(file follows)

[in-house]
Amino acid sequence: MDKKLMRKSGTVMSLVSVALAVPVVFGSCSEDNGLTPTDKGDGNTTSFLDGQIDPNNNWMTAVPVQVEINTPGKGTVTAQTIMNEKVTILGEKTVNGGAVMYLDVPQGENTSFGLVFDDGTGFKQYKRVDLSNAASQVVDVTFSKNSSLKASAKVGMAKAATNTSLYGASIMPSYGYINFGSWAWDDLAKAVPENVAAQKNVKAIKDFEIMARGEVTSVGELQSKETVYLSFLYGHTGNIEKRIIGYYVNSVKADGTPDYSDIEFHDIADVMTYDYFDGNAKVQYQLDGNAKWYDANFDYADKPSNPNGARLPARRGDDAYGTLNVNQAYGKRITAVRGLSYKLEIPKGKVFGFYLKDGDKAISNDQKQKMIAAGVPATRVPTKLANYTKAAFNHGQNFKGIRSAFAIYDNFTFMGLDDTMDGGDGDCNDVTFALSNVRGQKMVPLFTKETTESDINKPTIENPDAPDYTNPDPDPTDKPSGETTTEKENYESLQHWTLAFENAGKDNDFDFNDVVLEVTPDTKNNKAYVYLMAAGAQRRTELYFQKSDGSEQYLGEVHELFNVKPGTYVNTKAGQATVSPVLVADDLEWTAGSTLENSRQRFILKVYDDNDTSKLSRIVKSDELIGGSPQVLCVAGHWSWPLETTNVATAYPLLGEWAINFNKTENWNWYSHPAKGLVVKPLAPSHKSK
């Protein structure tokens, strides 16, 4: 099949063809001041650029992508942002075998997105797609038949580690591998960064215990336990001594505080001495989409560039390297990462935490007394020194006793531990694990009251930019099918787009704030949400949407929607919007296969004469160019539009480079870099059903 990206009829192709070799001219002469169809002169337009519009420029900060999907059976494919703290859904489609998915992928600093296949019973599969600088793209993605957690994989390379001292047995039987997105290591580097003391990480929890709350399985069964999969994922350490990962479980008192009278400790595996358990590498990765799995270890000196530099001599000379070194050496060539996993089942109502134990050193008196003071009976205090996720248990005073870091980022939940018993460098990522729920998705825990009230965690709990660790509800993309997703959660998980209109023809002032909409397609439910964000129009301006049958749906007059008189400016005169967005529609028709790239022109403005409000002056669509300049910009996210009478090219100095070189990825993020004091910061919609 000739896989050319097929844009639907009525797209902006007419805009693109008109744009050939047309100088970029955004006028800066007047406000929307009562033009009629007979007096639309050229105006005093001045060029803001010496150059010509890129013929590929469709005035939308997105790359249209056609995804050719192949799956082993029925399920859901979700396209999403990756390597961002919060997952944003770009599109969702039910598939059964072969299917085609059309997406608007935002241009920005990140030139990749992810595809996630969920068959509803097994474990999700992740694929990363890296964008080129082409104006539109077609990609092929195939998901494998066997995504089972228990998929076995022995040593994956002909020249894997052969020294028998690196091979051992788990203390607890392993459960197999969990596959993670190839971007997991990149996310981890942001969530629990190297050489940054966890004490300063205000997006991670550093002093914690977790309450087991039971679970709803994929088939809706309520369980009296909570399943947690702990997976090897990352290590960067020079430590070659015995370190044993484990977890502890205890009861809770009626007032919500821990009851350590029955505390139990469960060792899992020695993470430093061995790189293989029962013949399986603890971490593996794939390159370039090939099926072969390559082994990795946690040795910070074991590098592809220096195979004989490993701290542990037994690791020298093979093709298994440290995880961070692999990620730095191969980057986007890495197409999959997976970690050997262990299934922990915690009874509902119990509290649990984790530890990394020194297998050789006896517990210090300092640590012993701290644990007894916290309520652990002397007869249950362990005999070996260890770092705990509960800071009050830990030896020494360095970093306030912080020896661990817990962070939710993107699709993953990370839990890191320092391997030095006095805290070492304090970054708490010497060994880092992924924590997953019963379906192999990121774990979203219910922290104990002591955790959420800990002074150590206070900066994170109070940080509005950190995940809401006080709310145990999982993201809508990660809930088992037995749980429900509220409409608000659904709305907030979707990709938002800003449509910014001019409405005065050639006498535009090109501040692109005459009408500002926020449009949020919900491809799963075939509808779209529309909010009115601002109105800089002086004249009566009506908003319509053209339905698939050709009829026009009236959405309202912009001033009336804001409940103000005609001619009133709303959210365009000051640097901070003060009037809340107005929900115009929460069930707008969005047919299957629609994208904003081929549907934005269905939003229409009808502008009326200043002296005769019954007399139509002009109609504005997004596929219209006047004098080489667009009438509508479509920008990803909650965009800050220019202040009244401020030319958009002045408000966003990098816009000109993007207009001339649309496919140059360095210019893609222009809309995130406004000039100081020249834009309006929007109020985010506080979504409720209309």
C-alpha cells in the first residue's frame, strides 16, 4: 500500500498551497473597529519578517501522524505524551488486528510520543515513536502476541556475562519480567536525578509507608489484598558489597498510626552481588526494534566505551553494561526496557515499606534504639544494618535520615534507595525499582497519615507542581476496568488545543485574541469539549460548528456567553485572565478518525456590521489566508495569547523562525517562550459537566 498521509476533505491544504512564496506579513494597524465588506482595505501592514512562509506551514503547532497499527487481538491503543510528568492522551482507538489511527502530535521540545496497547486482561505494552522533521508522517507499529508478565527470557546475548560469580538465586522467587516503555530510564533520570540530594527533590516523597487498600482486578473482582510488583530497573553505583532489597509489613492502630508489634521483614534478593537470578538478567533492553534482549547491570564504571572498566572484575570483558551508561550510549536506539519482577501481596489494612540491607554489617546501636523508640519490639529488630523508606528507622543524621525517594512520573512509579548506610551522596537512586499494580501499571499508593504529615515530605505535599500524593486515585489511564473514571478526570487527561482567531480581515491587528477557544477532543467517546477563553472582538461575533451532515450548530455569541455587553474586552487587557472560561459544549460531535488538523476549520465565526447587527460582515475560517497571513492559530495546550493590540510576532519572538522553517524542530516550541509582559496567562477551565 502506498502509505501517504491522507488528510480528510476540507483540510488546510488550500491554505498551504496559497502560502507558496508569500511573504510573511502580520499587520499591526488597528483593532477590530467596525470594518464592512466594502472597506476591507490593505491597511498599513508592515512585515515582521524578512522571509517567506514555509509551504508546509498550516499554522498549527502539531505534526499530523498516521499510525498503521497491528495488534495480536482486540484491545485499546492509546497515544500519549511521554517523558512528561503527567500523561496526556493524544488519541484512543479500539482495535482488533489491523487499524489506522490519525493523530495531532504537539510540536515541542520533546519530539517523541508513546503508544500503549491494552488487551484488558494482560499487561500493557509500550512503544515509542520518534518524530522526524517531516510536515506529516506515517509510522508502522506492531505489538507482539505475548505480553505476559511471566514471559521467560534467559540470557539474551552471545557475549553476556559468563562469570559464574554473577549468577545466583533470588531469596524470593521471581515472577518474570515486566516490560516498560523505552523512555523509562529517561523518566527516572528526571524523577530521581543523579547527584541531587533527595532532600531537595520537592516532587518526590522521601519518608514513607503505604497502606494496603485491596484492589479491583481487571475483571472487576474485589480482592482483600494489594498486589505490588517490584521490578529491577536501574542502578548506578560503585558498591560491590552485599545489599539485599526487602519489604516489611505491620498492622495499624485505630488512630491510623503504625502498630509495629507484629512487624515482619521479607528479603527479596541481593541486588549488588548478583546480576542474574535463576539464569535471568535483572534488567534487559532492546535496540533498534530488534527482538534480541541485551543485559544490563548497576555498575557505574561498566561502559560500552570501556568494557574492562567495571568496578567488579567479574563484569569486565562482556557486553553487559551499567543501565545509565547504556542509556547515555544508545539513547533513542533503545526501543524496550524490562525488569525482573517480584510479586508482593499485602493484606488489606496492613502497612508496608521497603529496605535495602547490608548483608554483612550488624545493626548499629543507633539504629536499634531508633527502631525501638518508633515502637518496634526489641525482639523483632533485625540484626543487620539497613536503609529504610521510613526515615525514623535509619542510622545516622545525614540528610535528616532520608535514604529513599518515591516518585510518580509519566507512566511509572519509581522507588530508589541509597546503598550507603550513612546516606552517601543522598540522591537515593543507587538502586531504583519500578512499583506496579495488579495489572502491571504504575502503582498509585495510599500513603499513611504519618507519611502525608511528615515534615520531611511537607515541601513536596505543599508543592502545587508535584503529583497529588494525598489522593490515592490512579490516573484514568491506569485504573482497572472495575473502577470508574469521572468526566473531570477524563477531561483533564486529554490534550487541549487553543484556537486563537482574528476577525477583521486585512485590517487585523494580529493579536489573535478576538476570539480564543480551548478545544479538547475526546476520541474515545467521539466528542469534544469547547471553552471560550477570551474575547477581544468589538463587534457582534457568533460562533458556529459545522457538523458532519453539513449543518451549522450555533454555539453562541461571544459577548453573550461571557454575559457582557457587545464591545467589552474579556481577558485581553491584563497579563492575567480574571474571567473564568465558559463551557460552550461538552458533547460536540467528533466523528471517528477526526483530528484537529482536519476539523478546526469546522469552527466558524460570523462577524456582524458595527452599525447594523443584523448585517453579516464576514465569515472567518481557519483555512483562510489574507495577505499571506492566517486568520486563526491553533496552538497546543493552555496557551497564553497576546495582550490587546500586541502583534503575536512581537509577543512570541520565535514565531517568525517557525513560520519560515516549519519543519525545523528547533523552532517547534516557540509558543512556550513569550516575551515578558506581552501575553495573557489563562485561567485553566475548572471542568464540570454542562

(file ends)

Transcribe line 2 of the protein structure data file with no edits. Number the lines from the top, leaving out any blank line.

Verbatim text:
Amino acid sequence: MDKKLMRKSGTVMSLVSVALAVPVVFGSCSEDNGLTPTDKGDGNTTSFLDGQIDPNNNWMTAVPVQVEINTPGKGTVTAQTIMNEKVTILGEKTVNGGAVMYLDVPQGENTSFGLVFDDGTGFKQYKRVDLSNAASQVVDVTFSKNSSLKASAKVGMAKAATNTSLYGASIMPSYGYINFGSWAWDDLAKAVPENVAAQKNVKAIKDFEIMARGEVTSVGELQSKETVYLSFLYGHTGNIEKRIIGYYVNSVKADGTPDYSDIEFHDIADVMTYDYFDGNAKVQYQLDGNAKWYDANFDYADKPSNPNGARLPARRGDDAYGTLNVNQAYGKRITAVRGLSYKLEIPKGKVFGFYLKDGDKAISNDQKQKMIAAGVPATRVPTKLANYTKAAFNHGQNFKGIRSAFAIYDNFTFMGLDDTMDGGDGDCNDVTFALSNVRGQKMVPLFTKETTESDINKPTIENPDAPDYTNPDPDPTDKPSGETTTEKENYESLQHWTLAFENAGKDNDFDFNDVVLEVTPDTKNNKAYVYLMAAGAQRRTELYFQKSDGSEQYLGEVHELFNVKPGTYVNTKAGQATVSPVLVADDLEWTAGSTLENSRQRFILKVYDDNDTSKLSRIVKSDELIGGSPQVLCVAGHWSWPLETTNVATAYPLLGEWAINFNKTENWNWYSHPAKGLVVKPLAPSHKSK